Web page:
Interstellar Marines has had an interesting development. A first-person shooter conceived by Zero Point Software in the early 2000s, it was prototyped using a well-known game engine and then shopped around to the big publishers at the Games Developers Conference. However, the developers were deterred by the amount of changes that publishers wanted to make to their game and decided to remain independent while continuing to work on the game. The result is a game that’s being driven by the community that surrounds it and who has a very real opportunity of shaping the way the final product turns out. Zero Point Software recently dropped by our London office to show us the latest technology behind Interstellar Marines, as well as its vision for the future of what they call ‘AAA Indie.’
According to game director Kim Jørgensen, the aim for Interstellar Marines is to present “first contact with an alien race in a believable and even philosophical way.” You play one of these marines, working for the galactic equivalent of NATO, and you start the game scouting out Mars before moving onto a space station. There will be three types of enemies--high-level humans, like soldiers; low-level humans, like scientists; and numerous alien life forms, all of which have their own independent AI routines. The whole game is designed to be a short co-op experience for up to four people, with dynamic AI and enemy placement encouraging multiple play-throughs.
That's what the team has planned for the game, anyway. At the moment, Zero Point has a number of demos that it uses to show proof of concept. The first is a demo built using high-end technology, but as it was created using the demo version of the tools, it can’t be shown publicly. It’s a shame because it shows a high level of skill in terms of lighting, water, and organic effects, and while it's showing its age now, the demo allows us to get a feel for the atmosphere Zero Point is trying to achieve. The inspiration from such films as Aliens is obvious, as is F.E.A.R. in terms of graphics and sound, and while Jørgensen acknowledges the influences, he promises a story that won’t just retread sci-fi shooter cliches.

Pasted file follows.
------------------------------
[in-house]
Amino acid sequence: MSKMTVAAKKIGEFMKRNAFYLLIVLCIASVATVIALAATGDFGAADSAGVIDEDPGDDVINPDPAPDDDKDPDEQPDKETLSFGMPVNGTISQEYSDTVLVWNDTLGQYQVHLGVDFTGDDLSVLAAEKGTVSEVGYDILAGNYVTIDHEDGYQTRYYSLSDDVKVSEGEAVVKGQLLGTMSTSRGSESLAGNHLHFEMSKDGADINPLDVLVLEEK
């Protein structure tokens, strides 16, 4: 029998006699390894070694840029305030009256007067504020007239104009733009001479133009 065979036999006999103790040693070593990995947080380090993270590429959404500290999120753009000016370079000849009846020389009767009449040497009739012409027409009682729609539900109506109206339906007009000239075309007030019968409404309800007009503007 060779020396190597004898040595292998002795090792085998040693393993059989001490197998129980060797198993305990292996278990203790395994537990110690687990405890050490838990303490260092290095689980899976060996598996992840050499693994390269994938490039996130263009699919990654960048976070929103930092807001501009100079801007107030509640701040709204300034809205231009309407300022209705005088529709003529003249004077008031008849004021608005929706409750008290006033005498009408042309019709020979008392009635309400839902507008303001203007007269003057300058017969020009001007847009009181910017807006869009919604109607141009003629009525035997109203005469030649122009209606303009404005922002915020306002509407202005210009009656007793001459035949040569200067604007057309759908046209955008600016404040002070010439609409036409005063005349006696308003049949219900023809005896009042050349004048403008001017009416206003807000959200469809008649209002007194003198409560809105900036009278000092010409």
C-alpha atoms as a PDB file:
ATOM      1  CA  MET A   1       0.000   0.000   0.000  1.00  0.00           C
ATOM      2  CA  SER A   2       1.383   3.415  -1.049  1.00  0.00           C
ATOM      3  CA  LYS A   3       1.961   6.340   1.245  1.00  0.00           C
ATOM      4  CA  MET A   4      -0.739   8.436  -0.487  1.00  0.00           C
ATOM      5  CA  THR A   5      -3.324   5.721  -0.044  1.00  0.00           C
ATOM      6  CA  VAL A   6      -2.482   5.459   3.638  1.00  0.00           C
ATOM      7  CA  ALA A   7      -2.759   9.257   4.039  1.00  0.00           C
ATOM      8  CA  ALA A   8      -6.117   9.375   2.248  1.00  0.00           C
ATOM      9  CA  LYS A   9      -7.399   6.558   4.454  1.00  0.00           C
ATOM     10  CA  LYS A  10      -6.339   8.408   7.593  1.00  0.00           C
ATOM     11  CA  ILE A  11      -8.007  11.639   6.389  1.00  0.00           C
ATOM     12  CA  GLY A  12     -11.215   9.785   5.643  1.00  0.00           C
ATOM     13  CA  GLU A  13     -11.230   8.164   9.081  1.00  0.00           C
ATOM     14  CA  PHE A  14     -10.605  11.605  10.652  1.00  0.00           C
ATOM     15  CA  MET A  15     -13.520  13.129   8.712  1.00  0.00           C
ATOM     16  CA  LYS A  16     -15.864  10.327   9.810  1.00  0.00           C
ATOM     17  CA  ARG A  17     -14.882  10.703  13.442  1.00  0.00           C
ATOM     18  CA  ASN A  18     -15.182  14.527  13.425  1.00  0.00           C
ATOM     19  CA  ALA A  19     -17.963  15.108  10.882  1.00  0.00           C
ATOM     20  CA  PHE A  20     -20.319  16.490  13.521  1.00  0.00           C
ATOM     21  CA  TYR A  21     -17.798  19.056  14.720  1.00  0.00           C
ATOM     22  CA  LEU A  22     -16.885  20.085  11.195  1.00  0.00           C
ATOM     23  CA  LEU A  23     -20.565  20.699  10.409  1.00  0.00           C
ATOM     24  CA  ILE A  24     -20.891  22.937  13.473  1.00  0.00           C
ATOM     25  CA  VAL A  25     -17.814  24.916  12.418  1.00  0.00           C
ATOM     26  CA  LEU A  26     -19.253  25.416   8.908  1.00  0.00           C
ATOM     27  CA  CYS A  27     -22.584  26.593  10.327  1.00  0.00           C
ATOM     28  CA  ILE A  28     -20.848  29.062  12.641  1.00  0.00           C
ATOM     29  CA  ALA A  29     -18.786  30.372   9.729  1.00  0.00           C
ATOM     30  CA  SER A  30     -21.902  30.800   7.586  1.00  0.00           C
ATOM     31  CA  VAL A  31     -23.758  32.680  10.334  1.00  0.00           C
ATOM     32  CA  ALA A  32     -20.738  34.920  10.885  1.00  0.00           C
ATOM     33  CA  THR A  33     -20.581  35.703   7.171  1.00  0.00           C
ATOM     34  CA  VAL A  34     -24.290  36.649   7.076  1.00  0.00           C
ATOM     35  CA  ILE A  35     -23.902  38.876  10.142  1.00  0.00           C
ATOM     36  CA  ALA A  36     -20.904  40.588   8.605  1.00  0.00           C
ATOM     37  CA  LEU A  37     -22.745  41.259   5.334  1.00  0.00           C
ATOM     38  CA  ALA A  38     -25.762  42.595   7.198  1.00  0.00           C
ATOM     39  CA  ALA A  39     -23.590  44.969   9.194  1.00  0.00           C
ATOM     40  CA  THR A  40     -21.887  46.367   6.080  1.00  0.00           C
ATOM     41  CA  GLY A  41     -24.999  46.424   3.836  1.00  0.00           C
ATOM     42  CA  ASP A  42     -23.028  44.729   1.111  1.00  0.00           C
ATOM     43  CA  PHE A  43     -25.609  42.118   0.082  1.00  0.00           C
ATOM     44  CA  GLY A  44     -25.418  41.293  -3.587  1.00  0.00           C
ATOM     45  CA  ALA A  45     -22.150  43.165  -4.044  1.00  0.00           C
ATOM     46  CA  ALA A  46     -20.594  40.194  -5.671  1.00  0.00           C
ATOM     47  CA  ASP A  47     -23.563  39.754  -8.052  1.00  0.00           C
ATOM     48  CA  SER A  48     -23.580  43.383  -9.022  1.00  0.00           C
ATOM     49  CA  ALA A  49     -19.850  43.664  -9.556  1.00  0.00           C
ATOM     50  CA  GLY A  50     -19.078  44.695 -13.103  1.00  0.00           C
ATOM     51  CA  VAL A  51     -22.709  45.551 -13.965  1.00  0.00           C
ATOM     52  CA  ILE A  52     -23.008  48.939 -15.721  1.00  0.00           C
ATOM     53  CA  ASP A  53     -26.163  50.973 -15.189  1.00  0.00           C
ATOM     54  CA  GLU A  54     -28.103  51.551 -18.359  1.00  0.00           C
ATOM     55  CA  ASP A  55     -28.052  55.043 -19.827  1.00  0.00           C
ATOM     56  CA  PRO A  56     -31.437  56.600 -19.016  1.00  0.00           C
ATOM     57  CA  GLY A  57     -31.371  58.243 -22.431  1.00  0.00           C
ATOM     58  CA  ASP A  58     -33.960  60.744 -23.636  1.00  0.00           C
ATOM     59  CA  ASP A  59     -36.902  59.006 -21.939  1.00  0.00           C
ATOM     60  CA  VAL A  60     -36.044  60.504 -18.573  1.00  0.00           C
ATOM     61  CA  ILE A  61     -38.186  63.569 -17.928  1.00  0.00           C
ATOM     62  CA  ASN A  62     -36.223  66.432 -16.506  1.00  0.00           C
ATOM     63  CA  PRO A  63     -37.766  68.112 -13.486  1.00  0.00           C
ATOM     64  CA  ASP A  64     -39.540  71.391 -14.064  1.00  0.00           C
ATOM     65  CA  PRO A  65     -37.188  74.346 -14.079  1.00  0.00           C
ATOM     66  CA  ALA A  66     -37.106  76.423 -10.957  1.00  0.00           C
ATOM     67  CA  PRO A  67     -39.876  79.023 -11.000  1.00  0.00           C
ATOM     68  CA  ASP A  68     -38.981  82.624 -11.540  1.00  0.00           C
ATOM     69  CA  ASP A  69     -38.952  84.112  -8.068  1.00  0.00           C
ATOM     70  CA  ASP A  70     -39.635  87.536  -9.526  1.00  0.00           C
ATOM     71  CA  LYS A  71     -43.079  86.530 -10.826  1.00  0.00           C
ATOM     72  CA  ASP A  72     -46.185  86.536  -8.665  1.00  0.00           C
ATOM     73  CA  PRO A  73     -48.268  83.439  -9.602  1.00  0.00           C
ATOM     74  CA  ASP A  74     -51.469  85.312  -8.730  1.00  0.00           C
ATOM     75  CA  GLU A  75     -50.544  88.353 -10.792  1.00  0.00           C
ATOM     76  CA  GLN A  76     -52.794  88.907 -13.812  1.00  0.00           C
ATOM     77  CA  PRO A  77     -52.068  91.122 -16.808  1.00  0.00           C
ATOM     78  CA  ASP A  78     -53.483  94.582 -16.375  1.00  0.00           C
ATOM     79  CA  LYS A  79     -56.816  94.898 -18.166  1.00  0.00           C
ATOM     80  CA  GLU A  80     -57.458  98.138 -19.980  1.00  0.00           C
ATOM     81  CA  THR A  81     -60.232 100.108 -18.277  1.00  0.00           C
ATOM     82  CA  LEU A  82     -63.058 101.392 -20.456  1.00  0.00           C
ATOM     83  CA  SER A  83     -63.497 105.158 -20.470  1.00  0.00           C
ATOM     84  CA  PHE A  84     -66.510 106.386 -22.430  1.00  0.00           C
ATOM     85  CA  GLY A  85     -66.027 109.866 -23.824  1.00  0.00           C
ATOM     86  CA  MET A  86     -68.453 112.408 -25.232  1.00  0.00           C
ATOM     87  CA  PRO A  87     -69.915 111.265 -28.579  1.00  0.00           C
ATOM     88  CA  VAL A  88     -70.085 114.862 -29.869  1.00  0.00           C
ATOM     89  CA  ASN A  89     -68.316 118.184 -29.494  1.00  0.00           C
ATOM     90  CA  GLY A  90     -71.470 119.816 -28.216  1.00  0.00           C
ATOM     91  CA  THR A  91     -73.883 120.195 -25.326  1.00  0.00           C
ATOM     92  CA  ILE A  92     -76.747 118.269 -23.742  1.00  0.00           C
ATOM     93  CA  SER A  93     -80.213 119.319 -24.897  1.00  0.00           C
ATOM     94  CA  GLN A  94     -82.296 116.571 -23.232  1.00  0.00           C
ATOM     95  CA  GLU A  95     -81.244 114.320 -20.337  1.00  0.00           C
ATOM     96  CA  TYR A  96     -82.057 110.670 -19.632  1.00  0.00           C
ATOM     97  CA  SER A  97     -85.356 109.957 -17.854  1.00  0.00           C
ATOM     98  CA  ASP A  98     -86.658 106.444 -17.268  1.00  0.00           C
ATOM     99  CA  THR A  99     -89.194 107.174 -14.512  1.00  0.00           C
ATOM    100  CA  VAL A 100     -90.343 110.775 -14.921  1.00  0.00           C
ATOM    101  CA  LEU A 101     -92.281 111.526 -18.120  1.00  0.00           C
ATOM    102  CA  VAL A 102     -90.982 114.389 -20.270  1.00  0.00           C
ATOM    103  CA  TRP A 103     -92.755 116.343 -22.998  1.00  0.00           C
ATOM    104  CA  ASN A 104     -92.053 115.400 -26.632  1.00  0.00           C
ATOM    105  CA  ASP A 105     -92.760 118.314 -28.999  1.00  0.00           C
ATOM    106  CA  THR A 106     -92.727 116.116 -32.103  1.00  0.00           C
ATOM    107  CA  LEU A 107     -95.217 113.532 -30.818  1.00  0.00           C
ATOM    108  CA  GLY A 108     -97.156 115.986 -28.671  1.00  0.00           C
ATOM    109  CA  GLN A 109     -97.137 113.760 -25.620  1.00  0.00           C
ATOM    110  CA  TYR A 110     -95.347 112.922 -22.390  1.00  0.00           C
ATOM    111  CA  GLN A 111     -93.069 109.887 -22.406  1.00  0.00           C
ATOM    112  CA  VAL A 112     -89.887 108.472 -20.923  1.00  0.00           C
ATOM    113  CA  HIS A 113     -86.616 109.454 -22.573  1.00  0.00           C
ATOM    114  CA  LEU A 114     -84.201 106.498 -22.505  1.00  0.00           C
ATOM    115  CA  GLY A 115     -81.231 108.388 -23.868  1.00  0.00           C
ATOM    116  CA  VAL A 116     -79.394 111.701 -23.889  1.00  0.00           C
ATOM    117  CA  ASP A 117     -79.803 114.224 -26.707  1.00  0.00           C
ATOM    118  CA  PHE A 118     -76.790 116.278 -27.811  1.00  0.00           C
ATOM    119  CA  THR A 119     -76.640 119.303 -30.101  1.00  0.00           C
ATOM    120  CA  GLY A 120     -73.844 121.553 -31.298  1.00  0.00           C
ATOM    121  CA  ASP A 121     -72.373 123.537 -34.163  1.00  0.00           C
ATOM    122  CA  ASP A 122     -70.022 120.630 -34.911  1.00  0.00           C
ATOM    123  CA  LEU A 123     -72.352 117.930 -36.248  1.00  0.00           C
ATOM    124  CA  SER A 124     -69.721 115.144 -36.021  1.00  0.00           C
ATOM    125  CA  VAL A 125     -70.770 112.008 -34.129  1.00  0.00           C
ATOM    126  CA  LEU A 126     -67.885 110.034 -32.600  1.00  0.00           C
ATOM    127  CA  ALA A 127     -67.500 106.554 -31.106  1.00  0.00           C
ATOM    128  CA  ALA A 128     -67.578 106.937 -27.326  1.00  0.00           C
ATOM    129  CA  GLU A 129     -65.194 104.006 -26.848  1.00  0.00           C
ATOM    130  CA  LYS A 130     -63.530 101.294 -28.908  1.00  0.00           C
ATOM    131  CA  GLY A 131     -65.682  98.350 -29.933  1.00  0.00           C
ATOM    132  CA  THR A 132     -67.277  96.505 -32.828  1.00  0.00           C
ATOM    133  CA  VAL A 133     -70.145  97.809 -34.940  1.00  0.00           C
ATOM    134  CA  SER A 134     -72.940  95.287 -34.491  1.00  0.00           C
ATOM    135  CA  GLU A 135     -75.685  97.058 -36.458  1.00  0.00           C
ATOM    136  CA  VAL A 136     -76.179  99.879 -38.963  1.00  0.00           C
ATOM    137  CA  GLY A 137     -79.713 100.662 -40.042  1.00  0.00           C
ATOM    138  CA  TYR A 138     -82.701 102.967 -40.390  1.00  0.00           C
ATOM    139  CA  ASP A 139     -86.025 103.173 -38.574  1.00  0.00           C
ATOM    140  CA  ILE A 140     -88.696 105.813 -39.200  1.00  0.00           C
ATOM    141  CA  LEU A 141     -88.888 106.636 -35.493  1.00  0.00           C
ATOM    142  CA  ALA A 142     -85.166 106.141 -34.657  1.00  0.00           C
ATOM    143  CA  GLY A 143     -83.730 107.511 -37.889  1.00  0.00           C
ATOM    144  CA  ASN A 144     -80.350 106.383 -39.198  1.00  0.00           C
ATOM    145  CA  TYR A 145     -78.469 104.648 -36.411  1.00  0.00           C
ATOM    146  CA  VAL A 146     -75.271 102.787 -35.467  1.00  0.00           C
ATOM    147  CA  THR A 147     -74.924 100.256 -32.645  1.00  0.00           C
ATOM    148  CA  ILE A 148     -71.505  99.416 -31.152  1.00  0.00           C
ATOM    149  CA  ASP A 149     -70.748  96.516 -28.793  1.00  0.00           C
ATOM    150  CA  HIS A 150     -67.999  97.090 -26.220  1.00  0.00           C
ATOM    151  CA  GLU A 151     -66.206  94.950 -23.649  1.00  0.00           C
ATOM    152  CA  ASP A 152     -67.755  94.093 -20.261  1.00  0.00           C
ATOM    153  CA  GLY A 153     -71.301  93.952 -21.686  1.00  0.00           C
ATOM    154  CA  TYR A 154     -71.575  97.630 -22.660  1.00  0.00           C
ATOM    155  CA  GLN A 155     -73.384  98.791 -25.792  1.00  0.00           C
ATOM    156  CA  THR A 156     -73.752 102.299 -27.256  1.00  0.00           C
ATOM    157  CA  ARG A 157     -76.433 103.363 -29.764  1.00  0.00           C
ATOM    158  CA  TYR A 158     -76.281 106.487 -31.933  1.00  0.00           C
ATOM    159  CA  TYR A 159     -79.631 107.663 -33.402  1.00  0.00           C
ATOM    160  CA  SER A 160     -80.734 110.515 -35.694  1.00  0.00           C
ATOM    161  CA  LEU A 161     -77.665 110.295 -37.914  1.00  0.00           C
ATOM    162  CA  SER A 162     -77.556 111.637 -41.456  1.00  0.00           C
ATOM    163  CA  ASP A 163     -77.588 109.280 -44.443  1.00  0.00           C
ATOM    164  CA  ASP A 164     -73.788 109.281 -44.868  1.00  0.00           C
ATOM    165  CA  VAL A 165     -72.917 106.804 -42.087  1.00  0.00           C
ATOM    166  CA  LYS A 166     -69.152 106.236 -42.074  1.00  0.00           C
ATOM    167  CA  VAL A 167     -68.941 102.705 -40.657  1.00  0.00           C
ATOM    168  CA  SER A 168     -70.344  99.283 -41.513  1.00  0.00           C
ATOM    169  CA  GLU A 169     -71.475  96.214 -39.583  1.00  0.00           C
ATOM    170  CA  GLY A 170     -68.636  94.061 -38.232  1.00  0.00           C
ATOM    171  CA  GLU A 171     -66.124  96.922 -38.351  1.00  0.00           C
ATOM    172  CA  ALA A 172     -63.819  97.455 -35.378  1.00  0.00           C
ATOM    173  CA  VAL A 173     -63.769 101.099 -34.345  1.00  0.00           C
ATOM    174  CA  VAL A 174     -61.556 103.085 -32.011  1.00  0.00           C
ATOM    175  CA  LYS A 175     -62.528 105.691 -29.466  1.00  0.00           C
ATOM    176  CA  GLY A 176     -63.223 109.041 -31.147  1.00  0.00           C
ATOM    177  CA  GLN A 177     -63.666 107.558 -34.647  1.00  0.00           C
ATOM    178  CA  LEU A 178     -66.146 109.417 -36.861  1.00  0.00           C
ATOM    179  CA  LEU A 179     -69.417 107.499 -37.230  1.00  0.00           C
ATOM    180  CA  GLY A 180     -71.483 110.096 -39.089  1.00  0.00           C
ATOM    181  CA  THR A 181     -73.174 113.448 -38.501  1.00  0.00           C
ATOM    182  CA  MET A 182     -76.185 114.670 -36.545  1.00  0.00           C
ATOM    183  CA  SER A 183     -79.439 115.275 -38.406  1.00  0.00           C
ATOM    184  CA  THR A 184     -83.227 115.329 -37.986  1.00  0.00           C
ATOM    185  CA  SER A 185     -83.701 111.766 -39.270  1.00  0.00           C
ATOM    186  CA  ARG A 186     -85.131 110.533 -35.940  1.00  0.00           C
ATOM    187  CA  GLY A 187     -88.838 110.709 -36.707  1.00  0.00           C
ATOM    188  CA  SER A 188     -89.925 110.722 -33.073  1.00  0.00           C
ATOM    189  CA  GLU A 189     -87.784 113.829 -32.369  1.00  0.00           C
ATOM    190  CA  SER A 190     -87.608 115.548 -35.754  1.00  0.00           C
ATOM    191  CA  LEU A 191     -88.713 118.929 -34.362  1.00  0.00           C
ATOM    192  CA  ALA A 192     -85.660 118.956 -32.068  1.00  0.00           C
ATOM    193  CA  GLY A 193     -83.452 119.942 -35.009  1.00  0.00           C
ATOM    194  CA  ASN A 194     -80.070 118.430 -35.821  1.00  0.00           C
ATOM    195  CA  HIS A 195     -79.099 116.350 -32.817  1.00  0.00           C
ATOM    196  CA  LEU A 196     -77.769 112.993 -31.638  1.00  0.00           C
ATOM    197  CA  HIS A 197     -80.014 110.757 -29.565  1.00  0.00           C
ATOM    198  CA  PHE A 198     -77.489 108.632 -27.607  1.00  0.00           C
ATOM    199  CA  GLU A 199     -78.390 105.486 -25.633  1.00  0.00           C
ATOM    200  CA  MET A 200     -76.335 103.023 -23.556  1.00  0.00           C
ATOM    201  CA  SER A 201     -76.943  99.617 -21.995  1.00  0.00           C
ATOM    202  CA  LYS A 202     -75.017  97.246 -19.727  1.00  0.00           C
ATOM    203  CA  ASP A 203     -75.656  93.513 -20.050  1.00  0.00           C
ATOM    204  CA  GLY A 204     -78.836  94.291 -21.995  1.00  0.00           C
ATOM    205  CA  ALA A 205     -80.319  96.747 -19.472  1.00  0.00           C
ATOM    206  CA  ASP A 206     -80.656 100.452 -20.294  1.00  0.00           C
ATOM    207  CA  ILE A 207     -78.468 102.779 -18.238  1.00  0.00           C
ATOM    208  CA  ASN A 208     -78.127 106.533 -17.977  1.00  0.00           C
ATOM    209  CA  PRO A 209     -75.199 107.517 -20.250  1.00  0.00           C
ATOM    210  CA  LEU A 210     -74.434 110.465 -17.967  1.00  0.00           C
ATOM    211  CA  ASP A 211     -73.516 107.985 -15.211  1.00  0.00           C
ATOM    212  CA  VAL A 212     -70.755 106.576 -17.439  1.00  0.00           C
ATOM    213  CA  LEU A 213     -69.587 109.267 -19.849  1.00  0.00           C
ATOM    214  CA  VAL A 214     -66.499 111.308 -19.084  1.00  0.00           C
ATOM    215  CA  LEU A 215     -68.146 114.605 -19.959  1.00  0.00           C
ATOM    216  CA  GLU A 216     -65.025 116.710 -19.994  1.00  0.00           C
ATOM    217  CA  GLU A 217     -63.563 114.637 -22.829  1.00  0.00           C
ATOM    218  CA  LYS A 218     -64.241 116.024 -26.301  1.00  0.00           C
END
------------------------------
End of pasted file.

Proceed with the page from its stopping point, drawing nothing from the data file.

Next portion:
However, high-end engines are too costly for an indie developer, which is why the team has recently moved development to Unity, a new high-level engine that’s a fraction of the cost of most industry-standard tools. The Unity demo is still in its early stages in terms of lighting, but it's already showing the potential to deliver a first-person shooter on an indie budget. The demo is reminiscent of the Killzone 2 "Behind the Bullet" trailer, as marines and enemies battle it out suspended in time. The only enemies we've seen so far are giant sharks, which are the result of human experimentation aboard one of the space ships. But the most impressive part of the demo is the ship that you’ll launch from at the start of the game. It shows off the role-playing-game-like upgrade system, and you’ll be able to use the computer on the ship to kit out your character as you plummet to earth.
Because of the aforementioned licensing issues, Zero Point is unable to show Interstellar Marines in video form or even release screenshots. However, with a new engine in place, Zero Point is hoping to show off more from the game soon. Zero Point also plans to release a beta later in the year, with regular updates following to gather feedback from the community. What Zero Point Software is effectively doing is using the community as beta testers, gathering feedback from its fans on where they want the series to go. There's still plenty of work to be done on Interstellar Marines, but there's no doubt that it presents an interesting new way of developing games. For lots more info, make sure you check out The GameSpot UK Podcast this week, where we talk to the developers about 'AAA Indie' development.